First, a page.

Any child may be bullied, but bullying often occurs if a child has been identified in some ways as vulnerable, different or inclined to spend more time on his or her own. Bullying may be fuelled by prejudice - racial, religious, homophobic and against children with special education needs or disabilities or who are perceived as different in some way. In cases of sexist, sexual and transphobic bullying, schools must always consider whether safeguarding processes need to be followed. This is because of the potential seriousness of violence (including sexual violence) that these forms of bullying is characterised through inappropriate sexual behaviour.
Children living away from home are particularly vulnerable to bullying and abuse by their peers.
The Child Engaging in Bullying Behaviour
Children, who bully, have often been bullied themselves and suffered considerable disruption in their own lives. The bullying behaviour may occur because the child is unhappy, jealous or lacking in confidence.
Work with children who bully should recognise that they are likely to have significant needs themselves.
Any change in behaviour which indicates fear or anxiety may be a potential indicator of bullying. Children may also choose to avoid locations and events which they had previously enjoyed - changes in attitude towards schools or organised activities are particularly significant.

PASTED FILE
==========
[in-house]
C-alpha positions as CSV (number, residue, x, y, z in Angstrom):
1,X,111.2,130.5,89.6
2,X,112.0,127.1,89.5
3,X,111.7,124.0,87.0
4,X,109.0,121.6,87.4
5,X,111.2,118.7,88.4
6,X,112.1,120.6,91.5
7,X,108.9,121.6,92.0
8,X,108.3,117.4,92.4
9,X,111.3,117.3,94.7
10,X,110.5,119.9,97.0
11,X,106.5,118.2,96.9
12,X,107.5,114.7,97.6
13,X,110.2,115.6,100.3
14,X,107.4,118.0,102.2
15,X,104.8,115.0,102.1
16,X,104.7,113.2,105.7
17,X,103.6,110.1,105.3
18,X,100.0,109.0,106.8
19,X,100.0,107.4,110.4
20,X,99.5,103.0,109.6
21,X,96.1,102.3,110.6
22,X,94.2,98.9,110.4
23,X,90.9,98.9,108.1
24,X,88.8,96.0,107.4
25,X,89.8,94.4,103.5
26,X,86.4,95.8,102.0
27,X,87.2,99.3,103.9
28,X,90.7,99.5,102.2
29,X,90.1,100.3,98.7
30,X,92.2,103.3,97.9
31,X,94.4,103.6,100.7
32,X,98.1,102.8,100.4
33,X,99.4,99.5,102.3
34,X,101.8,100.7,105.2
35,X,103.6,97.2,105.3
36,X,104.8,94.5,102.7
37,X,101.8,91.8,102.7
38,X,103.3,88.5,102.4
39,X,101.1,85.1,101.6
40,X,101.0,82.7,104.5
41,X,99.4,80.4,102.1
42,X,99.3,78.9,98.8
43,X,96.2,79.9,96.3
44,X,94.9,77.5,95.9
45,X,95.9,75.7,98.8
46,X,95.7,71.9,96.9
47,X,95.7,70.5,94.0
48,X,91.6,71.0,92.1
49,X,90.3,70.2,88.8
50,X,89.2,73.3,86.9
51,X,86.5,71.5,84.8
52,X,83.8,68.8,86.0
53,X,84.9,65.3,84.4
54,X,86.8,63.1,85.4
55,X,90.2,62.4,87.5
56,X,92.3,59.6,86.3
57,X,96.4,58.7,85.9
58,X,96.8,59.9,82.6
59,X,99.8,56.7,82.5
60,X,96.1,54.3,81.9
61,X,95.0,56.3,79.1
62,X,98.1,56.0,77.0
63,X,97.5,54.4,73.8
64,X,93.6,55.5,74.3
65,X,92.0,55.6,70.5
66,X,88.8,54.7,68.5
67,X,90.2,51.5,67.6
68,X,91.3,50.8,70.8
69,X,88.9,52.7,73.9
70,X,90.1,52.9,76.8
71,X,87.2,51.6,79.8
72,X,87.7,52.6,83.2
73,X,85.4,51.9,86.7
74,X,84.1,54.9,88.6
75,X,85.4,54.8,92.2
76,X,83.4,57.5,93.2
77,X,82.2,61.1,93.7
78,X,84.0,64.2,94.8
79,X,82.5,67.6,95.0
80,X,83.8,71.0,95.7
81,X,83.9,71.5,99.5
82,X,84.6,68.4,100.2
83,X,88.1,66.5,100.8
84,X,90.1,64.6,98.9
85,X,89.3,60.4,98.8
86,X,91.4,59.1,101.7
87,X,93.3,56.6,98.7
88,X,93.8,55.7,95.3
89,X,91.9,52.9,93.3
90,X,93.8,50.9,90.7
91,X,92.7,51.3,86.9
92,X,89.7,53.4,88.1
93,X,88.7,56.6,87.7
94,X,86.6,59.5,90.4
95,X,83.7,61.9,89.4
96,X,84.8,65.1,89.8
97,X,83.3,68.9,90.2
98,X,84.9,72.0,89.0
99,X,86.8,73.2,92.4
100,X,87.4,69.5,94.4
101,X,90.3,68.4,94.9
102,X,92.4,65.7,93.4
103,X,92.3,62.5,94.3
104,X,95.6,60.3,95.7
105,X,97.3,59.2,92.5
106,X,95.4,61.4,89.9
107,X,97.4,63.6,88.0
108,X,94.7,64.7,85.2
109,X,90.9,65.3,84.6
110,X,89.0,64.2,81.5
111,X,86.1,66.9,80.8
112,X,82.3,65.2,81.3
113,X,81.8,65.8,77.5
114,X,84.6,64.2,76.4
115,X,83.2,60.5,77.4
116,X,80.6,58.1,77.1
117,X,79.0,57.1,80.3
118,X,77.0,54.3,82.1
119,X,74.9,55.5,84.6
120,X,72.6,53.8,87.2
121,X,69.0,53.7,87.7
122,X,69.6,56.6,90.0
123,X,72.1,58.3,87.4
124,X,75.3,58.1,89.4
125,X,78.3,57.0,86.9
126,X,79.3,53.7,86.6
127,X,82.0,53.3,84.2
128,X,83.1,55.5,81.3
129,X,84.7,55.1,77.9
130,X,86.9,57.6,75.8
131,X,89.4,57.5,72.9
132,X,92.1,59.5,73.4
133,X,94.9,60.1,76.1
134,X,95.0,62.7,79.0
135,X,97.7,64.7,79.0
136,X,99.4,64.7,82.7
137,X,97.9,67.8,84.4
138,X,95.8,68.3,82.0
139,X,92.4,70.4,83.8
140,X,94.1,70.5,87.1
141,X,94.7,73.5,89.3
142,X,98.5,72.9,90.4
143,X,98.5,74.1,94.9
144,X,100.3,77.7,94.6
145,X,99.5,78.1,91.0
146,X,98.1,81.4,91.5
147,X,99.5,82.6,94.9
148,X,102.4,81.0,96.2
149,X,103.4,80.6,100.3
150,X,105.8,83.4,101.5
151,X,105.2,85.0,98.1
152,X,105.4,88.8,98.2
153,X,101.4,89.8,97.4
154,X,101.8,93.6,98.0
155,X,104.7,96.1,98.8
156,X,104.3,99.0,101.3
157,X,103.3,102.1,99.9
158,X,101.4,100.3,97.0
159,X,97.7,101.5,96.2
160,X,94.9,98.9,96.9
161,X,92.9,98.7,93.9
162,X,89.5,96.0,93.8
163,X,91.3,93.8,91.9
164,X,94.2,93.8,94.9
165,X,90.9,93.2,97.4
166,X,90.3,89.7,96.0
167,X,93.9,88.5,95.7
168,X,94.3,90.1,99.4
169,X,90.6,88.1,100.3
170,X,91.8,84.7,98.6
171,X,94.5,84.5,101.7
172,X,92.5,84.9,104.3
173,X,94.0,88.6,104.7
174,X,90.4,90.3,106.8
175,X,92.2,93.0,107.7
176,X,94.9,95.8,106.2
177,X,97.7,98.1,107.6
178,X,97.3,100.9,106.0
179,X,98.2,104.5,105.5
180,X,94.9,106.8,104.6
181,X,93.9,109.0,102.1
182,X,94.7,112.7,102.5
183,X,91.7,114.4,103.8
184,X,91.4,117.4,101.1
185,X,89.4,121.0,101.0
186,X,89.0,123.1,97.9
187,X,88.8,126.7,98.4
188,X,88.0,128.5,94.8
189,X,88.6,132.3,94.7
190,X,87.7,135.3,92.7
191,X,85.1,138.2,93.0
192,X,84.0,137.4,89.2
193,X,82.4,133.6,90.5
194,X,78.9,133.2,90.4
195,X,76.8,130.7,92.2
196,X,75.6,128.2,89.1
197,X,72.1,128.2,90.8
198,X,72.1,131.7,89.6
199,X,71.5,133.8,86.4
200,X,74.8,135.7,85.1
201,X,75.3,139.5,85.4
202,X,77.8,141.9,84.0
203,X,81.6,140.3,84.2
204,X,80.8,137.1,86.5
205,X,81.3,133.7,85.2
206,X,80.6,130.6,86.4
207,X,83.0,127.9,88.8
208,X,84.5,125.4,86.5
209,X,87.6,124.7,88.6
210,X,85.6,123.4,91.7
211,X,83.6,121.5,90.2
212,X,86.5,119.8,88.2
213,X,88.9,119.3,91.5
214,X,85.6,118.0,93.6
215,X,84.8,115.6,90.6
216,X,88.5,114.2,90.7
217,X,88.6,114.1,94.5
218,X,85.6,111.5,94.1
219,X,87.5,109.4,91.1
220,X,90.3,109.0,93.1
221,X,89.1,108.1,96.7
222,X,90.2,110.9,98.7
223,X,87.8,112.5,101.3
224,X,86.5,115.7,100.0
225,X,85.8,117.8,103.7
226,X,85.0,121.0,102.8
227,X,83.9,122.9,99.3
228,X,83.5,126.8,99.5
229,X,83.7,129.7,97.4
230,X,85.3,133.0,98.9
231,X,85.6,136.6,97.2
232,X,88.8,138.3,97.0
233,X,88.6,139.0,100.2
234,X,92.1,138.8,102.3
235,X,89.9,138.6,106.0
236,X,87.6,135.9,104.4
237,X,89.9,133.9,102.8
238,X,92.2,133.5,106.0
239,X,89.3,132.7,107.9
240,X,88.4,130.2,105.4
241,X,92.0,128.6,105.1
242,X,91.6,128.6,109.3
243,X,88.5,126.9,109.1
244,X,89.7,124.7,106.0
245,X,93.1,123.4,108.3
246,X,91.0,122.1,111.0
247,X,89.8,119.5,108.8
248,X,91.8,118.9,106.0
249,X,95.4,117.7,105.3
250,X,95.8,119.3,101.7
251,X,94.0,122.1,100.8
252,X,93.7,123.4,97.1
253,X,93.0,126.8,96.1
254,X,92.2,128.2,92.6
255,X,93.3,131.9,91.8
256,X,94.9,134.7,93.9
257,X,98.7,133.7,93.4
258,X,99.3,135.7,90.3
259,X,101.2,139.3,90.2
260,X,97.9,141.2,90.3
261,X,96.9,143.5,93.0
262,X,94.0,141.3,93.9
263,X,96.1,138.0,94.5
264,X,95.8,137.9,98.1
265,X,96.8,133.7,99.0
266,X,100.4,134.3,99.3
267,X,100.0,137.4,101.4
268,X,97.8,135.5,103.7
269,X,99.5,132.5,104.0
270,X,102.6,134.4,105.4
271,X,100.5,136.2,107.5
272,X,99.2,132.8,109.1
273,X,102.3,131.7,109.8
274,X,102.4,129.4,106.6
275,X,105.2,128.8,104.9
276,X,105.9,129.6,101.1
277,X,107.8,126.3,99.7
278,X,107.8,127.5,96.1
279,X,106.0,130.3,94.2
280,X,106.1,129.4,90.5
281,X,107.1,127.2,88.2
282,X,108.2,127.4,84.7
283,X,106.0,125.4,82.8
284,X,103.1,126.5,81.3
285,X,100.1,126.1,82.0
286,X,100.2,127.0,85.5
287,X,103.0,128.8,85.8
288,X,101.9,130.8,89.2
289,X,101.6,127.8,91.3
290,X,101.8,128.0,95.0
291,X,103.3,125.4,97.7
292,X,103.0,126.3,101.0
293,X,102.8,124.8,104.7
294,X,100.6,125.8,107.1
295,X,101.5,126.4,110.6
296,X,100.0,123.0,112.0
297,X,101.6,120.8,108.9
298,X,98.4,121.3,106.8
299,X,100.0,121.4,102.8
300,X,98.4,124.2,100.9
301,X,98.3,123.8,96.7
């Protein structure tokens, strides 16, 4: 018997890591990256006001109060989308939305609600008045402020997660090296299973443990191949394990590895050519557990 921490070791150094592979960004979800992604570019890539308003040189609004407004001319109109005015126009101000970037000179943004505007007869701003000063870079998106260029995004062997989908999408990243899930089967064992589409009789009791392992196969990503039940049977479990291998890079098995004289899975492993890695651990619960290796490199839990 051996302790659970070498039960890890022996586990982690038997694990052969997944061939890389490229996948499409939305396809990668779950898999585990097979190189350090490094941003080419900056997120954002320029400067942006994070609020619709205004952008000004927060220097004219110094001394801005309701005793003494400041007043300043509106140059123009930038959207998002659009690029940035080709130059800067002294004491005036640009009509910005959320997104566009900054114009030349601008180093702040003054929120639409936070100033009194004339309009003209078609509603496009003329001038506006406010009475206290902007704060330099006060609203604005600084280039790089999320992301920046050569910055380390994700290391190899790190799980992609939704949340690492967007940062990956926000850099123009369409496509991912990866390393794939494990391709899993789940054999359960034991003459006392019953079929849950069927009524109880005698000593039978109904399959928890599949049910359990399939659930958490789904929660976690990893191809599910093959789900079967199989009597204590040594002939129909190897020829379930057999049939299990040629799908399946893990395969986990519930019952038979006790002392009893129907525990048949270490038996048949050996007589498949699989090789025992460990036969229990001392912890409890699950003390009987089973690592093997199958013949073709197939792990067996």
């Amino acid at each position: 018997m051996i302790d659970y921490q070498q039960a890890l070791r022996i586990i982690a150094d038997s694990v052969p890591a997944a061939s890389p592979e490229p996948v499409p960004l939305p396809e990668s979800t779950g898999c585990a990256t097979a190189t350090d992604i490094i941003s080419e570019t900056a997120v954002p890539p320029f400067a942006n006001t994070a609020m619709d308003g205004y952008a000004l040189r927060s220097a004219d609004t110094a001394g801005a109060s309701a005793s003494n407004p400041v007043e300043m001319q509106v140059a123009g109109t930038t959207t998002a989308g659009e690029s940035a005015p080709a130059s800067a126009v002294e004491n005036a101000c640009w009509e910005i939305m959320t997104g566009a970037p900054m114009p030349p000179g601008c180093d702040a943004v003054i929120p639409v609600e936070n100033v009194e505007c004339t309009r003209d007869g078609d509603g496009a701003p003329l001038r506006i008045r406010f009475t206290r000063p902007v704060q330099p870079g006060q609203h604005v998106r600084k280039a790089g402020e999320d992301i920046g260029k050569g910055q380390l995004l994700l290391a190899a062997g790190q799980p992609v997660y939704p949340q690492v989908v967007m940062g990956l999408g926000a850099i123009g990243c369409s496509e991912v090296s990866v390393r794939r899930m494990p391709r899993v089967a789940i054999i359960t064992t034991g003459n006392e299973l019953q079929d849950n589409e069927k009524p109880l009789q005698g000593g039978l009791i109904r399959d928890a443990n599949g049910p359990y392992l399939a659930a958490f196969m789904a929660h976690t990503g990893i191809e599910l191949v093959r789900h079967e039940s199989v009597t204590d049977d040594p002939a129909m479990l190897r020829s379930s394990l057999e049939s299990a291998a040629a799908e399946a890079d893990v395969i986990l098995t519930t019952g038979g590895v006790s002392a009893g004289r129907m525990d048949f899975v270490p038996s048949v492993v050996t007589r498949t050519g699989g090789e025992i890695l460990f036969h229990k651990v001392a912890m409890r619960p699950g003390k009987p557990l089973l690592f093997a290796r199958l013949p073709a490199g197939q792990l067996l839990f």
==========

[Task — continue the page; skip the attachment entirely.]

Behaviour such as:
- Being frightened of walking to and from school and changing their usual route;
- Feeling ill in the mornings;
- Beginning truanting;
- Beginning to perform poorly in their school work;
- Coming home regularly with clothes or books destroyed;
- Becoming withdrawn, starting to stammer, lacking confidence, being distressed and anxious and stopping eating;
- Attempting or threatening suicide;
- Crying themselves to sleep, having nightmares;
- Having their possessions go missing;
- Asking for money or starting to steal (to pay the bully) or continually 'losing' their pocket money;
- Refusing to talk about what's wrong;
- Having unexplained bruises, cuts, scratches;
- Beginning to bully other children/siblings;
- Becoming aggressive and unreasonable.
should be taken seriously and the behaviour discussed between parents/carers and schools.
4. Protection and Action to be Taken
All settings in which children are provided with services or are living away from home should have in place anti-bullying strategies and procedures on how to refer to Children's Social Care, if safeguarding children concerns are identified. See Referrals Procedure and Assessment Procedure. This includes youth clubs and all other children's organisations as well as all schools.
- Support should be offered to children for whom English is not their first language to communicate needs and concerns;
- Children should be able to approach any member of staff within the organisation with personal concerns.
In order to maintain an effective strategy for dealing with bullying, the traditional ideas about bullying should be challenged, e.g.
- It's only a bit of harmless fun;
- It's all part of growing up;
- Children just have to put up with it;
- Adults getting involved make it worse.
Clear messages must be given that bullying is not acceptable and children must be reassured that significant adults involved in their lives are dealing with bullying seriously. Some acts of bullying could be a criminal offence.